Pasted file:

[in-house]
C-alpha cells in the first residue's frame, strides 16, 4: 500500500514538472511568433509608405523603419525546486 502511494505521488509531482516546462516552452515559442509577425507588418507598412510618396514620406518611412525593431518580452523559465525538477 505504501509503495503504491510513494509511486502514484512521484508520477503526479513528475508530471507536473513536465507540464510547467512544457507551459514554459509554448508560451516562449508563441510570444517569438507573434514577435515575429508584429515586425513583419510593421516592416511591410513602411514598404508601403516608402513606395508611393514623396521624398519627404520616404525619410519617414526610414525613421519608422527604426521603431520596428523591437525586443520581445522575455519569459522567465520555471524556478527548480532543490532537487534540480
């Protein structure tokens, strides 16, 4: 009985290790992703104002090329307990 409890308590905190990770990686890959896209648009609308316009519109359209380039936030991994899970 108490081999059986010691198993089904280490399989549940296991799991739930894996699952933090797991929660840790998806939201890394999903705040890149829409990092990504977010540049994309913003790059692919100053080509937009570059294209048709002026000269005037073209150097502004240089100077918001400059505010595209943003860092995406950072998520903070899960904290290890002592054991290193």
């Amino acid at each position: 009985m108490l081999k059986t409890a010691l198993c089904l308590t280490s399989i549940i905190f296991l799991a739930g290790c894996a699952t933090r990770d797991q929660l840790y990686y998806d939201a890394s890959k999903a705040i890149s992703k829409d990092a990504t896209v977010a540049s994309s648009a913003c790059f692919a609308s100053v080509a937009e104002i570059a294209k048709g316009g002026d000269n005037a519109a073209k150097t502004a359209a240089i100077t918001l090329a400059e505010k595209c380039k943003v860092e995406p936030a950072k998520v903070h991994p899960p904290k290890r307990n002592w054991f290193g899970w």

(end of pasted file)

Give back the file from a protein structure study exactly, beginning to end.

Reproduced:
[in-house]
C-alpha cells in the first residue's frame, strides 16, 4: 500500500514538472511568433509608405523603419525546486 502511494505521488509531482516546462516552452515559442509577425507588418507598412510618396514620406518611412525593431518580452523559465525538477 505504501509503495503504491510513494509511486502514484512521484508520477503526479513528475508530471507536473513536465507540464510547467512544457507551459514554459509554448508560451516562449508563441510570444517569438507573434514577435515575429508584429515586425513583419510593421516592416511591410513602411514598404508601403516608402513606395508611393514623396521624398519627404520616404525619410519617414526610414525613421519608422527604426521603431520596428523591437525586443520581445522575455519569459522567465520555471524556478527548480532543490532537487534540480
């Protein structure tokens, strides 16, 4: 009985290790992703104002090329307990 409890308590905190990770990686890959896209648009609308316009519109359209380039936030991994899970 108490081999059986010691198993089904280490399989549940296991799991739930894996699952933090797991929660840790998806939201890394999903705040890149829409990092990504977010540049994309913003790059692919100053080509937009570059294209048709002026000269005037073209150097502004240089100077918001400059505010595209943003860092995406950072998520903070899960904290290890002592054991290193």
């Amino acid at each position: 009985m108490l081999k059986t409890a010691l198993c089904l308590t280490s399989i549940i905190f296991l799991a739930g290790c894996a699952t933090r990770d797991q929660l840790y990686y998806d939201a890394s890959k999903a705040i890149s992703k829409d990092a990504t896209v977010a540049s994309s648009a913003c790059f692919a609308s100053v080509a937009e104002i570059a294209k048709g316009g002026d000269n005037a519109a073209k150097t502004a359209a240089i100077t918001l090329a400059e505010k595209c380039k943003v860092e995406p936030a950072k998520v903070h991994p899960p904290k290890r307990n002592w054991f290193g899970w």